18. On an unspecified date, the first-instance court heard witnesses on behalf of the Ministry of Defence and examined the new experts' reports submitted by them which indicated the date of actual taking possession of the land as 1942.
19. On 25 April 1996, relying on the new experts' reports and the evidence submitted by the Ministry of Defence, the Ankara Civil Court of General Jurisdiction held that the Ministry of Defence had been in actual possession of the land since 1942. It accordingly rejected the case for being introduced out of the statutory time-limit pursuant to Article 38 of the Law no. 2942. The applicants' appeal and rectification requests were rejected on 26 November 1996 and 19 March 1997 respectively.
20. Subsequently, on 24 June 1997, the Ministry of Defence brought an action before the same court and requested the transfer of the title deed to the land on behalf of the Treasury.
21. On 23 December 1998, in view of its earlier decision on the subject dated 25 April 1996, the Ankara Civil Court of General Jurisdiction accepted the request of the Ministry of Defence and ordered the land be registered in the land registry in favour of the Treasury. It reiterated that the applicants' property rights over the land in question ceased, following the expiration of the statutory time-limit provided under Article 38 of the Law no. 2942.
On 8 March 1999 the Court of Cassation upheld this decision. The applicants' request for rectification was further rejected on 18 June 1999. This decision was served on them on 2 August 1999.
22. On 10 April 2003 the Constitutional Court annulled Article 38 of Law no. 2942.
II. RELEVANT DOMESTIC LAW AND PRACTICE
A. The Constitution
23. Article 35 of the Constitution provides:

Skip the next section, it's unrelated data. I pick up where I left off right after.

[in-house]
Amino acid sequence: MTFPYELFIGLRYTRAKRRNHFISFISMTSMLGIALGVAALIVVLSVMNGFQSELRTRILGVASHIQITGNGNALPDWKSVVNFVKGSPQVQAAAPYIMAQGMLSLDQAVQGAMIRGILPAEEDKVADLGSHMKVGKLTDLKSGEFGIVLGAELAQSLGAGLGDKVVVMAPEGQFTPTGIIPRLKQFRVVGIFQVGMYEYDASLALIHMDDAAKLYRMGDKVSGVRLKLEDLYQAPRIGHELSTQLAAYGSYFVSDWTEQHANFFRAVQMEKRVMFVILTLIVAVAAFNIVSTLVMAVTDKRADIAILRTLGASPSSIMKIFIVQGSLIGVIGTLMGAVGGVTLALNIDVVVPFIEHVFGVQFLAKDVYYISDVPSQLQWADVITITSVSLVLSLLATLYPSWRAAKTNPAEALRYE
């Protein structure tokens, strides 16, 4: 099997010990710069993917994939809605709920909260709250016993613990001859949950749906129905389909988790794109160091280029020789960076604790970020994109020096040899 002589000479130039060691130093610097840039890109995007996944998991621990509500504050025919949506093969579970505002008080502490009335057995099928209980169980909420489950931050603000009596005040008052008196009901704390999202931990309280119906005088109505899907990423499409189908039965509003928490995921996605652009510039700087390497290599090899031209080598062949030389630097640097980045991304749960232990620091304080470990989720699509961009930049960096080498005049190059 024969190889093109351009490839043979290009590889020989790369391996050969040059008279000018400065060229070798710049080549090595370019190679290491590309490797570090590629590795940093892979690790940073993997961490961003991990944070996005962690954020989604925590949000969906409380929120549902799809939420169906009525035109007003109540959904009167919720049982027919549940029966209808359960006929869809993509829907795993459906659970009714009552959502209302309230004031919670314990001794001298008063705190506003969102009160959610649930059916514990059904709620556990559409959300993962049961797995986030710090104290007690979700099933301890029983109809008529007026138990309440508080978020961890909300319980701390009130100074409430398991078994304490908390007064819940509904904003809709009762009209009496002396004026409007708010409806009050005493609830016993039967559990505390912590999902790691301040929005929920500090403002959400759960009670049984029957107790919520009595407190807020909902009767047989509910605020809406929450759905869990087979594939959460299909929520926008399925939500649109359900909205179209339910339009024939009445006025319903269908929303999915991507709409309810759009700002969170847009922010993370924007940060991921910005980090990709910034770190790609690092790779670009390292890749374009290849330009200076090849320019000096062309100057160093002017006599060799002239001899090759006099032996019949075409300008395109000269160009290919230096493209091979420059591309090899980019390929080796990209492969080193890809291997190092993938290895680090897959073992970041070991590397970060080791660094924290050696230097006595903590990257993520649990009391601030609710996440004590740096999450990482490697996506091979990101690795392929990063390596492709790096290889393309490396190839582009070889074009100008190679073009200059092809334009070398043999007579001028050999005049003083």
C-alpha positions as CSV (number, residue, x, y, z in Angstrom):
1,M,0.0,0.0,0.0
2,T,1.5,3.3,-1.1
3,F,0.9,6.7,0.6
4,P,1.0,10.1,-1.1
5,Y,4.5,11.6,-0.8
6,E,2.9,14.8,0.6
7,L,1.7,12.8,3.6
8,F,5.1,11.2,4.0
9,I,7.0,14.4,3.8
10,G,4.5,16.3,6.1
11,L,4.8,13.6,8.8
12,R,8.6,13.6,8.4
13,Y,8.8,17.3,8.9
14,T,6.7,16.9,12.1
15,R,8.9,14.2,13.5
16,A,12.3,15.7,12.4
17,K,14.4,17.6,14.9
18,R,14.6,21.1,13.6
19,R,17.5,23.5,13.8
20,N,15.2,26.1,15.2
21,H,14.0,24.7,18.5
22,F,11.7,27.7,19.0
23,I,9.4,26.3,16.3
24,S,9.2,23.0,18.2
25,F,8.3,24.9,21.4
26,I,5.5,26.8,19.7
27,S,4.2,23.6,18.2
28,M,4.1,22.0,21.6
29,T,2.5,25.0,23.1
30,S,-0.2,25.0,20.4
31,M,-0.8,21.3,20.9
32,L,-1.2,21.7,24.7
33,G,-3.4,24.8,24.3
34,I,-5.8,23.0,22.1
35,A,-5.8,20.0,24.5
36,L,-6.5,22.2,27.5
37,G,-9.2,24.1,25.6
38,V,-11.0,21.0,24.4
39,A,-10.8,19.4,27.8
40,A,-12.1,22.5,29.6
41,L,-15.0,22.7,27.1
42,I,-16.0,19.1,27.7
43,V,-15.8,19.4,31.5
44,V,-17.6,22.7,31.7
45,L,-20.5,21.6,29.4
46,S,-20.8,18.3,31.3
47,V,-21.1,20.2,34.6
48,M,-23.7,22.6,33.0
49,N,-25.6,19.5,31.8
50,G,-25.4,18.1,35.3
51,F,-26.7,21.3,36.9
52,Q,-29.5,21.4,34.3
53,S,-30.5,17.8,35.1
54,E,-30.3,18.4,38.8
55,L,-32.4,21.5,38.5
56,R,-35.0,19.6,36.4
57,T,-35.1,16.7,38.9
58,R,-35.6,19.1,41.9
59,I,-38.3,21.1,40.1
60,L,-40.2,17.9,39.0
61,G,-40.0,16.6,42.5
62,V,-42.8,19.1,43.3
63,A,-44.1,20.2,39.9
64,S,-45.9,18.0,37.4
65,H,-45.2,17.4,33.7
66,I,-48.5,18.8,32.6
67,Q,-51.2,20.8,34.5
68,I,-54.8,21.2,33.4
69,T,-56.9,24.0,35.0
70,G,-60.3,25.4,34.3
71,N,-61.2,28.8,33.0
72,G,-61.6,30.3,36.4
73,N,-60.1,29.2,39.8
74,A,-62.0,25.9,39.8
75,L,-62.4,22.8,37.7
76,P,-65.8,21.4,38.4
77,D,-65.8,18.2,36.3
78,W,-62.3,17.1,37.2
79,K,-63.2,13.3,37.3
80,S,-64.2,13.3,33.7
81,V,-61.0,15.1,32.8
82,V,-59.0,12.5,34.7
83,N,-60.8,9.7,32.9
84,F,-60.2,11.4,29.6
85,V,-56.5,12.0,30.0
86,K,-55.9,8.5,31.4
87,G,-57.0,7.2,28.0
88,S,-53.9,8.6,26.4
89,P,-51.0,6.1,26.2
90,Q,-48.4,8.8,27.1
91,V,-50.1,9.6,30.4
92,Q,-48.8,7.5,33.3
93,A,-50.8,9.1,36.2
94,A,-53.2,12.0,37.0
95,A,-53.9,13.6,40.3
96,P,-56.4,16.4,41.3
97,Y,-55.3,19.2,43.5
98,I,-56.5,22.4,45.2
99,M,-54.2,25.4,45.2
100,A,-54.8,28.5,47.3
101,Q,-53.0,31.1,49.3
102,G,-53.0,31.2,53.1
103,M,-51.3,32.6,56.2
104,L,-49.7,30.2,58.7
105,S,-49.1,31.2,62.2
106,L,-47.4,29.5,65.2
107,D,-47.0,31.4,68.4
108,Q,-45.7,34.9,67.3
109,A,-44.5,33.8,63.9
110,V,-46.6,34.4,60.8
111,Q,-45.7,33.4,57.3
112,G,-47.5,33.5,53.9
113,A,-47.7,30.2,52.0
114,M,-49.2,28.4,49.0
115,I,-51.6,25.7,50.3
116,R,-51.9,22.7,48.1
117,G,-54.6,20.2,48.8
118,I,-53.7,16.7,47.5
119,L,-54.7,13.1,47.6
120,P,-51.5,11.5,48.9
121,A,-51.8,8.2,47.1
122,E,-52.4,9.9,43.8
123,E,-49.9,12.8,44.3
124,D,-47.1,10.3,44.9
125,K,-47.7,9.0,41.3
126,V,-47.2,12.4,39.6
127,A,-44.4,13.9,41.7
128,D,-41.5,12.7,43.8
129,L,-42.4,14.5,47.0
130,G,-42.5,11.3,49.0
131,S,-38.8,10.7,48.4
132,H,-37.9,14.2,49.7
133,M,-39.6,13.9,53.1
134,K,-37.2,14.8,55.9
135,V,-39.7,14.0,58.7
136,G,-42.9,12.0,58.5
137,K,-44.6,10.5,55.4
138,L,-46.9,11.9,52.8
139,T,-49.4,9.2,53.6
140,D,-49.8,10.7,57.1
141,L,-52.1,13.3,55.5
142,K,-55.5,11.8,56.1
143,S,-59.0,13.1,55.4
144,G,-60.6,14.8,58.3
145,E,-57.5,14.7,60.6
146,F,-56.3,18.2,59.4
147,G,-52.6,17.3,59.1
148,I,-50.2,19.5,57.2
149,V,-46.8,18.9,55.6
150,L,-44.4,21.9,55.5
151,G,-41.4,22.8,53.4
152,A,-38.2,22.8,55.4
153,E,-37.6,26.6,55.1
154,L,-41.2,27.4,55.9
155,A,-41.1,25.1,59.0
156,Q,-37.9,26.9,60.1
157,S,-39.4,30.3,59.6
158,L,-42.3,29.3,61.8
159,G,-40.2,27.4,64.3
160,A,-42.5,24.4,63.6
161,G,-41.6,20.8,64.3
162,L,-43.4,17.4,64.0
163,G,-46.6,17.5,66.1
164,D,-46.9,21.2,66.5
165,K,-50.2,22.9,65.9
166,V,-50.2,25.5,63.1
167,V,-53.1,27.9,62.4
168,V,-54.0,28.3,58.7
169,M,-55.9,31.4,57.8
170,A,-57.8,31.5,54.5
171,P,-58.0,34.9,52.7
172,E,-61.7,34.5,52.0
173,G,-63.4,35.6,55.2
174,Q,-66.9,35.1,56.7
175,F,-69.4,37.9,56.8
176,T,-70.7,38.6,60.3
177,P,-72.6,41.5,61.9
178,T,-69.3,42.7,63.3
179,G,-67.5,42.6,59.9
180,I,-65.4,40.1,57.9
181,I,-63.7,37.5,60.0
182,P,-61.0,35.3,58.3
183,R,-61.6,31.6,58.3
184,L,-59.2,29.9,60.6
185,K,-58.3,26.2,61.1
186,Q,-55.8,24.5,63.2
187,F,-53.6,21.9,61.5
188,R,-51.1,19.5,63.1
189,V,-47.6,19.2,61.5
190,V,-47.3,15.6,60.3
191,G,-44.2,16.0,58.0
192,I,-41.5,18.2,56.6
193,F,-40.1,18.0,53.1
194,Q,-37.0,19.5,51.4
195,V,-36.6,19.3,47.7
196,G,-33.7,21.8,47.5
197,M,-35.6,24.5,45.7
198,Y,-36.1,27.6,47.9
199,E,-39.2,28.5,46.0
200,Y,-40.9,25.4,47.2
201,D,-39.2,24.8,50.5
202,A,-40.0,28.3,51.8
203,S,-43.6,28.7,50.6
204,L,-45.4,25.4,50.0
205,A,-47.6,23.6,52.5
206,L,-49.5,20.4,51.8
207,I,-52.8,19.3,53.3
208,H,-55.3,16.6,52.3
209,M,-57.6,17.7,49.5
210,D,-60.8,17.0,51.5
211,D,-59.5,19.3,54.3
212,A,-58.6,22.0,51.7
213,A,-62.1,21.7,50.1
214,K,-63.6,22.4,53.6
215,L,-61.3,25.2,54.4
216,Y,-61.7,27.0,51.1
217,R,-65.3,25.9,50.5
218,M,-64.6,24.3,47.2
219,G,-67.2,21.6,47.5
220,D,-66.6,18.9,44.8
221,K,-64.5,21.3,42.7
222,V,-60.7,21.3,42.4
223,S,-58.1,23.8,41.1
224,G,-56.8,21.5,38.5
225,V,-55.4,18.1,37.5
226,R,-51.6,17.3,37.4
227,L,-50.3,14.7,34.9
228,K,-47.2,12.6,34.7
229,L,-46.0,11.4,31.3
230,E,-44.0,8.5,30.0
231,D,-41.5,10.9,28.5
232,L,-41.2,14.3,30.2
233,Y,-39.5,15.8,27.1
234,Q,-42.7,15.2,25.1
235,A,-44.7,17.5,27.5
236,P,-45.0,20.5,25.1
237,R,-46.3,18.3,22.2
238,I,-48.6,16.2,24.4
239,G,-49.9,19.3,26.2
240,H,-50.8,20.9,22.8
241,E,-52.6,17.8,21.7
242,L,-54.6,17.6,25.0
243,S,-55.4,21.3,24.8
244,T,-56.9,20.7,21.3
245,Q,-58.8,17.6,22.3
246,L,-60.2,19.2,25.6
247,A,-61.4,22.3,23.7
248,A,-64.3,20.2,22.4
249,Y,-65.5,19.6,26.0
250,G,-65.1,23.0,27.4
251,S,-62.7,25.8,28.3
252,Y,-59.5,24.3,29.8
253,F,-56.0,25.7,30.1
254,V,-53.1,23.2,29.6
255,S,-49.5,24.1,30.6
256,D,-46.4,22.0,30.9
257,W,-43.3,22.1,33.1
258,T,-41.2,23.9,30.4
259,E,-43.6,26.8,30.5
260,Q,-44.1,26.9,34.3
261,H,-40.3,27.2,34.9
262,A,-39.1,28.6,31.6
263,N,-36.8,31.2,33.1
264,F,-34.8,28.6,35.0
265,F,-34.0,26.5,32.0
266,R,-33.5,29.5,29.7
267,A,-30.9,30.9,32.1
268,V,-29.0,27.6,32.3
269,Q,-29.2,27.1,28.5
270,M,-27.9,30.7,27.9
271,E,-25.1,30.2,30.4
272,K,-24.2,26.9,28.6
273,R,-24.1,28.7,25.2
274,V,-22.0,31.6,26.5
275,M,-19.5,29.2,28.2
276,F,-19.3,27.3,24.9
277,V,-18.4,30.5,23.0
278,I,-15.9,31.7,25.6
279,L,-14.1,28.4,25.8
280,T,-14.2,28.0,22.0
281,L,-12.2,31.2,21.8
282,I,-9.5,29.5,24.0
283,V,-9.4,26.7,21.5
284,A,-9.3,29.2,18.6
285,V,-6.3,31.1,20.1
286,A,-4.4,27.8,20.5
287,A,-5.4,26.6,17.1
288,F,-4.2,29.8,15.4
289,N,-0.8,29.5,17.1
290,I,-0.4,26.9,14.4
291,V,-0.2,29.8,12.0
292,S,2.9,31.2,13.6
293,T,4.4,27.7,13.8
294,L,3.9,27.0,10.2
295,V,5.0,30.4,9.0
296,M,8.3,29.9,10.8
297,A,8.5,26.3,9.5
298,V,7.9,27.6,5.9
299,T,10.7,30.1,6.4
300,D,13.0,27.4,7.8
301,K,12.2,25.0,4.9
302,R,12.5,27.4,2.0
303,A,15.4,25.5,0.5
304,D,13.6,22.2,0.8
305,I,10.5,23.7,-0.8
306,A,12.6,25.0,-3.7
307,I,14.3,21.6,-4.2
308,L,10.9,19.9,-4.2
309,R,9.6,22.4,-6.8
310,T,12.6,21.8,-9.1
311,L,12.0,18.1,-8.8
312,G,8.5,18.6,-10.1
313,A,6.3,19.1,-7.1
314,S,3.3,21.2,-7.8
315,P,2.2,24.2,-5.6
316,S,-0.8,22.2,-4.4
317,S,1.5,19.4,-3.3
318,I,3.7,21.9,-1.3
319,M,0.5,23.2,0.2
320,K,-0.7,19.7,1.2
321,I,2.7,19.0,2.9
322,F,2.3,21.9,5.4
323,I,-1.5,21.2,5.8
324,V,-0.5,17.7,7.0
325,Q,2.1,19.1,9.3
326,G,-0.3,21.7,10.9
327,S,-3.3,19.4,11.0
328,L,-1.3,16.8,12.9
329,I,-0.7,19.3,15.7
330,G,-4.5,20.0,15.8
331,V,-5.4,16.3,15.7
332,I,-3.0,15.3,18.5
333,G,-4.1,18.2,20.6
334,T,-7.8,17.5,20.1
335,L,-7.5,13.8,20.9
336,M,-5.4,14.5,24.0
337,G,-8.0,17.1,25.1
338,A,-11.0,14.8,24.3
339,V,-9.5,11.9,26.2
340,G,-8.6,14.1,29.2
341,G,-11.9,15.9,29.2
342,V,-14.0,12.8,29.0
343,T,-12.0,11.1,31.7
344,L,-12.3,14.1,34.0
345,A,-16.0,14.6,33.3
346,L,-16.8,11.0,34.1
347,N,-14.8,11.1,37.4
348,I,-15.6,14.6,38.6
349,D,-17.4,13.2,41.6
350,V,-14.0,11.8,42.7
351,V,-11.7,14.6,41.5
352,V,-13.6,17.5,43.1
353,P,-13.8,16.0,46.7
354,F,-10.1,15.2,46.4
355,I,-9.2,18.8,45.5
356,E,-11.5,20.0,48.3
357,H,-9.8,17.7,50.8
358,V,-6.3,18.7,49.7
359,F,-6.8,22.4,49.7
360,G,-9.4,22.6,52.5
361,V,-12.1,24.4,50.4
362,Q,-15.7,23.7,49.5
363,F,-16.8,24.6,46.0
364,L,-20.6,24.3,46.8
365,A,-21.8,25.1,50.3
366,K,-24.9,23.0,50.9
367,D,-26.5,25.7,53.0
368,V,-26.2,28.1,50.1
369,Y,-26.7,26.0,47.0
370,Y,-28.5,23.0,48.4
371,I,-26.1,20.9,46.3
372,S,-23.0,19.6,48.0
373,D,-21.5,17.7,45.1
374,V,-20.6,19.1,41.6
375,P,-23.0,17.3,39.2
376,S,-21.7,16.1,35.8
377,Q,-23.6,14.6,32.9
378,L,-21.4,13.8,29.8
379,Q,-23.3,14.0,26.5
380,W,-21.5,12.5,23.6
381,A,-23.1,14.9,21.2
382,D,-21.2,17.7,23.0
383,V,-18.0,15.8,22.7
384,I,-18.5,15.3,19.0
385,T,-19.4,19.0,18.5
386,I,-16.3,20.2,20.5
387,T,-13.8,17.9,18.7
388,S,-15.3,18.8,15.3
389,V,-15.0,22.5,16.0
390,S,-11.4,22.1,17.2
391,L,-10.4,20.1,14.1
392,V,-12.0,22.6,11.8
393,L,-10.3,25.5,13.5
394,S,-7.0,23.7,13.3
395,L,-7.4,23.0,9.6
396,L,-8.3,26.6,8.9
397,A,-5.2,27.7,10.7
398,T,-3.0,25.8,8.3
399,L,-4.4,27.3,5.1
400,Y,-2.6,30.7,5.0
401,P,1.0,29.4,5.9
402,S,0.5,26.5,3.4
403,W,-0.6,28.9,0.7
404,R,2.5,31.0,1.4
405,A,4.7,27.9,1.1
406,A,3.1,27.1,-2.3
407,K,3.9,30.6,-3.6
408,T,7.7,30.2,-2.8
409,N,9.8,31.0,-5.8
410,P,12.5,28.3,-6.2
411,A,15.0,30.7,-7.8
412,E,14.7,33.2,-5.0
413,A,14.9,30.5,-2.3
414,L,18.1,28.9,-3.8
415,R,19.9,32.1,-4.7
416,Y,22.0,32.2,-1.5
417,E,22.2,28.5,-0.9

“Everyone shall enjoy the rights of property and inheritance.
These rights may not be restricted by law save in the public interest.
The right of property may not be exercised to the detriment of the general interest.”
The relevant part of Article 46 of the Constitution, which was applicable at the material time, provided:
“The State and public legal entities shall be empowered to expropriate or charge with administrative easements, in the cases and according to the procedure prescribed by law and in exchange for prior compensation corresponding to the value of the expropriated property, all or part of the immovable property belonging to private individuals where the public interest so requires.”
24. At the material time, under provisional Article 15 of the Constitution, it was not possible to request review of the constitutionality of legislative provisions – including Law no. 2942 of 4 November 1983 – enacted during the transitional period after the 1980 coup d'état. However, when the Constitution was amended on 3 November 2001 this derogation was repealed.
B. Law no. 2942 of 4 November 1983
25. Section 38 of the Expropriation Act (Law no. 2942 of 4 November 1983), annulled on 10 April 2003 (see below), read:
“Extinction of rights
In the case of immovable property subject to expropriation where the expropriation procedure has not ended or of immovable property whose expropriation has not been requested but which has been assigned to public-service use or on which buildings intended for public use have been erected, all the rights of owners, possessors or their heirs to bring an action relating to that property shall lapse after twenty years. Time shall begin to run on the date of the occupation of the property.”
26. Law no. 221 of 5 January 1961 also governs the status of property assigned de facto to public-service use. Under section 1 of Law no. 221, property assigned to public-service use is deemed to have been expropriated without the expropriation procedure having been followed. Under section 4 the right to claim the value of such property lapsed after two years from the date of Law no. 221's entry into force.
27. Under the provisional section 4 of Law no. 2942, Law no. 221 applies to civil actions brought by owners or their successors in title where no final judgment has been given.
C. Case-law of the Constitutional Court
28. In a judgment given on 10 April 2003, published in the Official Gazette on 4 November 2003, the Constitutional Court unanimously declared section 38 of Law no. 2942 unconstitutional and a nullity. It gave the following grounds in particular:
“... Expropriation, as provided for in Article 46 of the Constitution ... is a restriction of the right of property in exchange for fair prior compensation...